To present the competition, Booz Allen partnered with Kaggle, the leading online data science competition community with over 1 million members around the world. During a 90-day period, participants, either alone or working in teams, gain access to unique data sets to develop algorithms that address a specific challenge. And each year, the competition awards cash prizes to top teams.
In 2015, participants examined more than 100,000 underwater images, provided by the Hatfield Marine Science Center, to assess ocean health at a massive speed and scale. More than 1,000 teams participated, submitting more than 17,000 solutions to the challenge. The winning team, Team Deep Sea, developed a classification algorithm that beat the current state of the art by more than 10%.
In 2016, they applied analytics in cardiology, transforming the practice of assessing heart function. Though the challenge was decidedly more complex than the prior year, this competition received nearly 9,300 submissions from more than 700 teams. In fact, the winning team, Tencia Lee and Qi Liu, are hedge fund traders, not traditional data scientists.
In 2017, nearly 2,400 teams worked to improve lung cancer screening technology, submitting more than 18,000 algorithms. Estimates suggest the top 10 solutions outperform best-in-class models by 10 percent. A follow-on competition took the advances from the 2017 Data Science Bowl algorithms from concept to clinic, sponsored by the Bonnie J. Addario Lung Cancer Foundation along with DrivenData.org.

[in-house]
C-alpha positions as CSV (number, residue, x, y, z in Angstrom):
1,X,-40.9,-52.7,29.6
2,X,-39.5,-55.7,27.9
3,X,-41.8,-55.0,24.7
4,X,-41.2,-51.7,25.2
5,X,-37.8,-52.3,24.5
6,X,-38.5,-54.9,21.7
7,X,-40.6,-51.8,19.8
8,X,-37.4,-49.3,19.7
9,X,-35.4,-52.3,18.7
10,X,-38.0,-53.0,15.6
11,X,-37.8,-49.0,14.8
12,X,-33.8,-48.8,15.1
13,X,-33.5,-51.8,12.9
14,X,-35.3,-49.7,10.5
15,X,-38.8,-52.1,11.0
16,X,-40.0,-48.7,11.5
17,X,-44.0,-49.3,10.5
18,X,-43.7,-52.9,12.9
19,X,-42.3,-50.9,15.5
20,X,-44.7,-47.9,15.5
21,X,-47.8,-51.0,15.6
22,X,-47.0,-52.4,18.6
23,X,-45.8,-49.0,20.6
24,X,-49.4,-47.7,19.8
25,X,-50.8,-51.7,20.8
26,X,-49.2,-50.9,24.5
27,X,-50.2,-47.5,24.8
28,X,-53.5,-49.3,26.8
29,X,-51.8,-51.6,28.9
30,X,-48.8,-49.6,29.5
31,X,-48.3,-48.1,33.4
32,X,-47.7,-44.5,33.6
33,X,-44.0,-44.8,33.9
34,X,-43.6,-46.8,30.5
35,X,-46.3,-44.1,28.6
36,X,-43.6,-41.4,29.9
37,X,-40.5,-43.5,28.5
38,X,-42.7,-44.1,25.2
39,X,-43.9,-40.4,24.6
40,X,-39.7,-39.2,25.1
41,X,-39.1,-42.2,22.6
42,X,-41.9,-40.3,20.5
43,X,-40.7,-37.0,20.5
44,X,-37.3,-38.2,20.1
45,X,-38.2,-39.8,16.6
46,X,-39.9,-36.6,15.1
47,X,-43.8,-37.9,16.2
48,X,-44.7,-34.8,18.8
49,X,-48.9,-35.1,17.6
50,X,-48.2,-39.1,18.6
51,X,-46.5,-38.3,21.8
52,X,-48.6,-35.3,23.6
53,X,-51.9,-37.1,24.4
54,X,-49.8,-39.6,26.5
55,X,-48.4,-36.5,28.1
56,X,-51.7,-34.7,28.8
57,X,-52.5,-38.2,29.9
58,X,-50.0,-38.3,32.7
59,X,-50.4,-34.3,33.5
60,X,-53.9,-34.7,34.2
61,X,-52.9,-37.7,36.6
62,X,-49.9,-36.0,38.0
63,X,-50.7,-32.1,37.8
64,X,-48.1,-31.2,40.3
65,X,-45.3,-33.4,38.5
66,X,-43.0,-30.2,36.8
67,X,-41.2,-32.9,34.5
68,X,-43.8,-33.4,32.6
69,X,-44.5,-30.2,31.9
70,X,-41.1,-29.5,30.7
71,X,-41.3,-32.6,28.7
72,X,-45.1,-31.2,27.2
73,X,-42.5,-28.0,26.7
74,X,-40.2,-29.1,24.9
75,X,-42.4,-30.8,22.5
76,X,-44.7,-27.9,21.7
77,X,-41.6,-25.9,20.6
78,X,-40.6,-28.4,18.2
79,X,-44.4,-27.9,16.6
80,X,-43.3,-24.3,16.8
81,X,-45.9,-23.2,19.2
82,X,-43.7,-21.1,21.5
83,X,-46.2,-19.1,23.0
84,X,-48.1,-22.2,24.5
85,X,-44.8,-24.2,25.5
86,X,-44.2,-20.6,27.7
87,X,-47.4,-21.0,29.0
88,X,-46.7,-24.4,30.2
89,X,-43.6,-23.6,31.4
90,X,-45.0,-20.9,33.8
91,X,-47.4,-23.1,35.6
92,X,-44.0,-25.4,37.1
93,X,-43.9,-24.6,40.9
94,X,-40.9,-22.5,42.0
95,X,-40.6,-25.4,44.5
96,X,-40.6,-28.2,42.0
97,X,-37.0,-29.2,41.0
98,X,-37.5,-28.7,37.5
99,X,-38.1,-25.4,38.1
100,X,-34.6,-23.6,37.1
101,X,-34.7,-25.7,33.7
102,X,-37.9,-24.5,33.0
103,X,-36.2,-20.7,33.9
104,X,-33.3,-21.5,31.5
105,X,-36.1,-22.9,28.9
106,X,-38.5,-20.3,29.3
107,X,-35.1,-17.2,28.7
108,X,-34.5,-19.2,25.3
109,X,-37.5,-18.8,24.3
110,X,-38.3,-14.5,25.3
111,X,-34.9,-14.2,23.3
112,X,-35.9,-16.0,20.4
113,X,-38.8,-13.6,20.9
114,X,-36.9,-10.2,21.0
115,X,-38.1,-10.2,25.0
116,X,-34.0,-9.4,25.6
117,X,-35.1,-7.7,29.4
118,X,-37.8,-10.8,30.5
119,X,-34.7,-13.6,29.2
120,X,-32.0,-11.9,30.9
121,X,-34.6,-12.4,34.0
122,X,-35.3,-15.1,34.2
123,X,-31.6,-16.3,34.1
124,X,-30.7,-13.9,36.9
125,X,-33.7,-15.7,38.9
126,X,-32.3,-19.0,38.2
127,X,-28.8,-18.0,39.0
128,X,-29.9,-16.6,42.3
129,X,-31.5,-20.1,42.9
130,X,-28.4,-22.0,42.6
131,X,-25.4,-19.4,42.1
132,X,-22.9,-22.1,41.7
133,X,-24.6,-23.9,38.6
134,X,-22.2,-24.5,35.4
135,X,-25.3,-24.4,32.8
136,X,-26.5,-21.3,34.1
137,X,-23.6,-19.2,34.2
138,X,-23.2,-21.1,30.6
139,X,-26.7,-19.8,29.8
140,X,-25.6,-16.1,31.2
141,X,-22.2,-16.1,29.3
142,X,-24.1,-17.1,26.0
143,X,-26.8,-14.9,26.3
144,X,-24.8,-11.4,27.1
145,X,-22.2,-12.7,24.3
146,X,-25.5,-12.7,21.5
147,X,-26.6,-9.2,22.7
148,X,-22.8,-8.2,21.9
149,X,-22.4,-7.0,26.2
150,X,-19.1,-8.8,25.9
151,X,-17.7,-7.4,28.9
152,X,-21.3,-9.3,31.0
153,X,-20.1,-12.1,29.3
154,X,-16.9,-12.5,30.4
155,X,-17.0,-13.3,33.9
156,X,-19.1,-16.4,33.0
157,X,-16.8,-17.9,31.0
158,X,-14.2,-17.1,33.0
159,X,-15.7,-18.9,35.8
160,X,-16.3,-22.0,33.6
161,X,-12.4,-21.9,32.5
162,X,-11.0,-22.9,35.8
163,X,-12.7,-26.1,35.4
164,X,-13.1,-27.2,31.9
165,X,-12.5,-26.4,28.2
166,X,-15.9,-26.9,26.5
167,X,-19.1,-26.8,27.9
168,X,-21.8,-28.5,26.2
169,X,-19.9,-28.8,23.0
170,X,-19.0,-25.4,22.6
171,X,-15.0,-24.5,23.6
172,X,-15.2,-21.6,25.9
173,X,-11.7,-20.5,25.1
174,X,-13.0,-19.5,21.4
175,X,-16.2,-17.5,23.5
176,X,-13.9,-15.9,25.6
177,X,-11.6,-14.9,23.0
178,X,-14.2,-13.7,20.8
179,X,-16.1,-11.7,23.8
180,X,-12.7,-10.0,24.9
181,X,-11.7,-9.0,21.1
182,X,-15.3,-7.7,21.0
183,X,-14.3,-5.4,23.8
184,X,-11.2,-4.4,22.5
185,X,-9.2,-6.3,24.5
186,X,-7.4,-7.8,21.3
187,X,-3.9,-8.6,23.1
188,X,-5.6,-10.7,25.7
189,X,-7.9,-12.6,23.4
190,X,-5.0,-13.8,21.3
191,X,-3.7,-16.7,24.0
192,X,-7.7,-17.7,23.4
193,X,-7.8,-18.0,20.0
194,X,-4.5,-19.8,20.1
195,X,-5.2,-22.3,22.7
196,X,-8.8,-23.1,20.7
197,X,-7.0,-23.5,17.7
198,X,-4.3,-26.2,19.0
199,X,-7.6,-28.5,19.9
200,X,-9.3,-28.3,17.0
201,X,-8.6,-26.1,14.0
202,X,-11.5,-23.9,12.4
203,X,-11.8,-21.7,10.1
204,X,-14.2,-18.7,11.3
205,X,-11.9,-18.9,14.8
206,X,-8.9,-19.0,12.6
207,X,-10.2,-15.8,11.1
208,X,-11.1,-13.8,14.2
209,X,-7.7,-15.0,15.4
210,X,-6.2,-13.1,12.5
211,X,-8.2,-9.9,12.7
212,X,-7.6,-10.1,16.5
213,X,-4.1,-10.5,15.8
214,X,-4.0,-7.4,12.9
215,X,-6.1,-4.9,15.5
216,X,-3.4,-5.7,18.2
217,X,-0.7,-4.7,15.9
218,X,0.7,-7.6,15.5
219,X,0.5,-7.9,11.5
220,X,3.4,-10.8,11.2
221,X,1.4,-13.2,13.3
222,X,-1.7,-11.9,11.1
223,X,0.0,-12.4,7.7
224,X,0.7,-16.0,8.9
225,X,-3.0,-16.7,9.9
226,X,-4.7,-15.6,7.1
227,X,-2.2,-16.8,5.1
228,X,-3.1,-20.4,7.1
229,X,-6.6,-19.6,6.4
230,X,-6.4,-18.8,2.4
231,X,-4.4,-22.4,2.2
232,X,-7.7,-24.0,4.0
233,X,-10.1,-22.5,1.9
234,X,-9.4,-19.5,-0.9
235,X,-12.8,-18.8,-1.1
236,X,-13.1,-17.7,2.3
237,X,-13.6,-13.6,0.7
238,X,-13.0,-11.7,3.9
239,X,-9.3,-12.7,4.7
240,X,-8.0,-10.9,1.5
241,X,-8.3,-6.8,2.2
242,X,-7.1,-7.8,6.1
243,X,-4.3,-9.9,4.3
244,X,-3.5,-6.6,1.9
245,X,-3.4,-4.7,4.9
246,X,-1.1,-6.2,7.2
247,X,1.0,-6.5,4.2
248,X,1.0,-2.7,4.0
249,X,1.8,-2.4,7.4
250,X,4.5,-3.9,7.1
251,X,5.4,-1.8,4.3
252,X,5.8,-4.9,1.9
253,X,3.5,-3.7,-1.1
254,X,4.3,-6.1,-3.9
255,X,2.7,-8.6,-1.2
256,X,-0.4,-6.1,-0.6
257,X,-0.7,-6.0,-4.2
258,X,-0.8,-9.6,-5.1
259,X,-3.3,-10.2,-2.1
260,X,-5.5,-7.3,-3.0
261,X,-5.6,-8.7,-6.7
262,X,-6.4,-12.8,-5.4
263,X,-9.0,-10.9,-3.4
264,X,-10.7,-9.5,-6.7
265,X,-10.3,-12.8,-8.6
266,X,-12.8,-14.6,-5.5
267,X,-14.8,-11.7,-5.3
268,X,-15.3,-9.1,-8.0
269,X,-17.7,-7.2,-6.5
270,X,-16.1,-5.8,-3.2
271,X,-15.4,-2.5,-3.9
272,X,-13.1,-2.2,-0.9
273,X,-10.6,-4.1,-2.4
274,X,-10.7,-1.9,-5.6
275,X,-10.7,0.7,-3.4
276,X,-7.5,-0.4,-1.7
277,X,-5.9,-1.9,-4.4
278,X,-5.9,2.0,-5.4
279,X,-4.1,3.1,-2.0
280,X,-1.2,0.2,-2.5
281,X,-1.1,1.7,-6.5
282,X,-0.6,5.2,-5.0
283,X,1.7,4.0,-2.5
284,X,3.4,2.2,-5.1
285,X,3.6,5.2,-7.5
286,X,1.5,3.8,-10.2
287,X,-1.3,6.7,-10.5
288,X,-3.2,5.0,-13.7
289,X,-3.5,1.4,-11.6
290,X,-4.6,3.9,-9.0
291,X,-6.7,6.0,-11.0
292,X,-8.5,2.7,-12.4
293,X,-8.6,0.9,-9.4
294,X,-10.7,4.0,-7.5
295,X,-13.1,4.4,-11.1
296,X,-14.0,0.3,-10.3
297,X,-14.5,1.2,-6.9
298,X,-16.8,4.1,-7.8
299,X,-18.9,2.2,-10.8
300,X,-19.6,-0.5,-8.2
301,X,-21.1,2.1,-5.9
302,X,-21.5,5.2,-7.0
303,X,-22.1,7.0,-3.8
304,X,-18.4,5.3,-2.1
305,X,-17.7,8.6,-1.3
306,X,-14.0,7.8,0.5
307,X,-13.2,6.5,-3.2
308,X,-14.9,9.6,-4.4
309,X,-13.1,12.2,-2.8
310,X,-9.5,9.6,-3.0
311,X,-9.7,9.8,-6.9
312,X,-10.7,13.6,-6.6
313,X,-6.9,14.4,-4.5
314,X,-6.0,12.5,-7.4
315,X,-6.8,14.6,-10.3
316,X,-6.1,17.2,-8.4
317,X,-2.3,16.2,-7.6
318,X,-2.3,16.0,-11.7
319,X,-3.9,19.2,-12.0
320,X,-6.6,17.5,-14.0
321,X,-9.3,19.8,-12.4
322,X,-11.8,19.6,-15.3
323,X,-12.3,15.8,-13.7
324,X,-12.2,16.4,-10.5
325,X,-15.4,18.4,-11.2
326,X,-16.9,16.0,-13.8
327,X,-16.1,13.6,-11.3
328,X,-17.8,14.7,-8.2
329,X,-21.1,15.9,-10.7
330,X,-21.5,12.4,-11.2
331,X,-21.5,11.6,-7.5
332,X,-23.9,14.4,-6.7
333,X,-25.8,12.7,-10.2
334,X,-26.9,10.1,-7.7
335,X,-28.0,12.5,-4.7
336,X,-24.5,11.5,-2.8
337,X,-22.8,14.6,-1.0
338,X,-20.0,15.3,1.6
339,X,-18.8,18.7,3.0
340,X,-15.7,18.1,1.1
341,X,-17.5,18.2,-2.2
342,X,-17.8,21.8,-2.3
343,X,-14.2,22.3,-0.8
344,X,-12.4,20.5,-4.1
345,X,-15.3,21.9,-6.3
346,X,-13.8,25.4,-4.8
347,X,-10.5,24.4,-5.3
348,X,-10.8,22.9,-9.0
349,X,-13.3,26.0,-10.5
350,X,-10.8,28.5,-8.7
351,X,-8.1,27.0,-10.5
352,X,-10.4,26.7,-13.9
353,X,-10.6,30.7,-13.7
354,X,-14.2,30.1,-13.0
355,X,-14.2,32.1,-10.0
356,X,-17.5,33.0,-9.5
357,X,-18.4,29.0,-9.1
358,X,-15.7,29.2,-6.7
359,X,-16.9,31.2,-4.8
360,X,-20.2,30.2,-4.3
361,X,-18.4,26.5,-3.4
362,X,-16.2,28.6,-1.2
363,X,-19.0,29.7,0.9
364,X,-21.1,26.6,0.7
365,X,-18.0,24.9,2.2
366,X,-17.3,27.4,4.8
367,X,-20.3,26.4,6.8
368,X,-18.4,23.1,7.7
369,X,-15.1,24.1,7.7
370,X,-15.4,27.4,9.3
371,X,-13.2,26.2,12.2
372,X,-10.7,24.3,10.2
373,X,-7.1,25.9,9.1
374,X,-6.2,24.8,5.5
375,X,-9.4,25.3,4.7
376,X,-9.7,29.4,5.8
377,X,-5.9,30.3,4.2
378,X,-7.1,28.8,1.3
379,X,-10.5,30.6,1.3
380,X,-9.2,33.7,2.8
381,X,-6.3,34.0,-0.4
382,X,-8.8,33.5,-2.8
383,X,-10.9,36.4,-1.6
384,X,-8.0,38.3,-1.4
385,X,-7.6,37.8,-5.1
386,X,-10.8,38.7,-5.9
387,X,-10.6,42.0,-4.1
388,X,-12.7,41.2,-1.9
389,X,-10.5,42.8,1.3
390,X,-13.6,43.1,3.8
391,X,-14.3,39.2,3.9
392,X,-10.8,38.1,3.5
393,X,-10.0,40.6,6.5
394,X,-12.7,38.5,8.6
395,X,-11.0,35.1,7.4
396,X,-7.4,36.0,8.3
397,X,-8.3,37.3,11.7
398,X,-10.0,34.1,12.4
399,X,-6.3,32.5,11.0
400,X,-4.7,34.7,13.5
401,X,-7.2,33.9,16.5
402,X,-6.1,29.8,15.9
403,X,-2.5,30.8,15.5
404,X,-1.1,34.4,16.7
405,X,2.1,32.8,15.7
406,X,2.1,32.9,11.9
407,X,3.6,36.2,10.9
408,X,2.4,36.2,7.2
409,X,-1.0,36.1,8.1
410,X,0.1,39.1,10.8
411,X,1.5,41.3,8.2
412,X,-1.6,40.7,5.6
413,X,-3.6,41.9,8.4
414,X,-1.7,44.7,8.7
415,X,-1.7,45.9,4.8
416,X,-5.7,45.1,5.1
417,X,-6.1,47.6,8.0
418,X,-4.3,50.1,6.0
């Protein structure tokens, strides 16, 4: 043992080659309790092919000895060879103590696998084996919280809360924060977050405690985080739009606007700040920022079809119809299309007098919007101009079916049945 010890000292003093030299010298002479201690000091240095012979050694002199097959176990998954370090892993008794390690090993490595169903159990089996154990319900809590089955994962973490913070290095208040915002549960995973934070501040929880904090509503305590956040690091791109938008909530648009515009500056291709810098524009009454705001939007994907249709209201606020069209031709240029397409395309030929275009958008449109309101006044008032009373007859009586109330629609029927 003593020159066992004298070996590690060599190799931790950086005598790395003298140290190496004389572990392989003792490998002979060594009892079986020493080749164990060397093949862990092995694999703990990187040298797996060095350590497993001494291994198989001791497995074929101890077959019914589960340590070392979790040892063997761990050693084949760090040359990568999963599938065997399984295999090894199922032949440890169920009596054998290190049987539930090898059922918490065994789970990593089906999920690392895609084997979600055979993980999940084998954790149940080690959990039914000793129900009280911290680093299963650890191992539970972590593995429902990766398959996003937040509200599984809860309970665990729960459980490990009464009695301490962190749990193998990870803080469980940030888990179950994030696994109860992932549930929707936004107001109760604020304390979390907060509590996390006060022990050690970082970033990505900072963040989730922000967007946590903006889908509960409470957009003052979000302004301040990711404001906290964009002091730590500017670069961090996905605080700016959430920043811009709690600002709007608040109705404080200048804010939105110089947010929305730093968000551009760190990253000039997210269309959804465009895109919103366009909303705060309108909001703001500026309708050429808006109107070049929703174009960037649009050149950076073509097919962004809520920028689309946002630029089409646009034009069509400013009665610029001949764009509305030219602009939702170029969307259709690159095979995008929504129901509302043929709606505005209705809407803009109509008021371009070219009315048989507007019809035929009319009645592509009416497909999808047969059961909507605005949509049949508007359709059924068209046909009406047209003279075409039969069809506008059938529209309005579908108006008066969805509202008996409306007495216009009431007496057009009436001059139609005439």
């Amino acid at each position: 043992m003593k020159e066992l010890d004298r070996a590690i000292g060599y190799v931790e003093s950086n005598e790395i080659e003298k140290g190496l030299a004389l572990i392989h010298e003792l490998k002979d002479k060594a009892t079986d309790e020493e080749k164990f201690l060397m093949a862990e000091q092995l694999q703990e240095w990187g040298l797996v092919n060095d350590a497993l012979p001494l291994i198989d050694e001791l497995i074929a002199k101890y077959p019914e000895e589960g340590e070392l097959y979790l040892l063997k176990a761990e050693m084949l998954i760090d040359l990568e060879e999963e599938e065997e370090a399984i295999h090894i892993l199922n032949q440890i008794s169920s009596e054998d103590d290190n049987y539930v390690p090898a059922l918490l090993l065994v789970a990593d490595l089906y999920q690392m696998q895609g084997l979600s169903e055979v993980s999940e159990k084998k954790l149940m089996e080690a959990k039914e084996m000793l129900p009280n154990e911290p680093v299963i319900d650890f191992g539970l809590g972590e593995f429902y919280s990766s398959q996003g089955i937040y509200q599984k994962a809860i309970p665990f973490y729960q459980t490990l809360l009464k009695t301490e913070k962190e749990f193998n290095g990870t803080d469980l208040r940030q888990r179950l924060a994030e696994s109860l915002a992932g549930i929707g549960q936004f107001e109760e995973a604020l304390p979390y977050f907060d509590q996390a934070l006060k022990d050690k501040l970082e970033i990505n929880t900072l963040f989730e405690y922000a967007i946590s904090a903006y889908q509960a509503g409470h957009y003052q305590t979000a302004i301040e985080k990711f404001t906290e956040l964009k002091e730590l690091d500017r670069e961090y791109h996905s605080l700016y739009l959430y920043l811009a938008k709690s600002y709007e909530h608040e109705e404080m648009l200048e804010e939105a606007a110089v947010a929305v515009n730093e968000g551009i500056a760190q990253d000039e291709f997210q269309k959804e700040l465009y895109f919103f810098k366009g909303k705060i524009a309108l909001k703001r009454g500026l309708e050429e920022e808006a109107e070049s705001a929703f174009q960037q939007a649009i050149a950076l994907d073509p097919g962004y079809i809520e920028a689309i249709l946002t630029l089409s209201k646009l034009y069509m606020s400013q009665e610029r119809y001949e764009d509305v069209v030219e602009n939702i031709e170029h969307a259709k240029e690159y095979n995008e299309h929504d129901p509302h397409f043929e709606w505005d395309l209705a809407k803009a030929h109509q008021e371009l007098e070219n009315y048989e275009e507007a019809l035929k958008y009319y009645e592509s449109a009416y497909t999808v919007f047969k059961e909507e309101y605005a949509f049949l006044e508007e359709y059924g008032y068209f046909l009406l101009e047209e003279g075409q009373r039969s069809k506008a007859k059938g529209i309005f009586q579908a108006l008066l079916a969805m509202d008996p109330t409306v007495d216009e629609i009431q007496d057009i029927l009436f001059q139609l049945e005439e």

The 2018 Data Science Bowl competition brought together nearly 18,000 global participants, the most ever for the Data Science Bowl. Collectively, they submitted more than 68,000 algorithms and worked an estimated 288,000 hours to automate the vital, but time-consuming, process of nuclei detection. Identifying nuclei allows researchers to find each individual cell in a sample and, by measuring how cells react to various treatments, understand the underlying biological processes at work. Algorithms developed in this competition are projected to save researchers hundreds of thousands of hours of effort per year.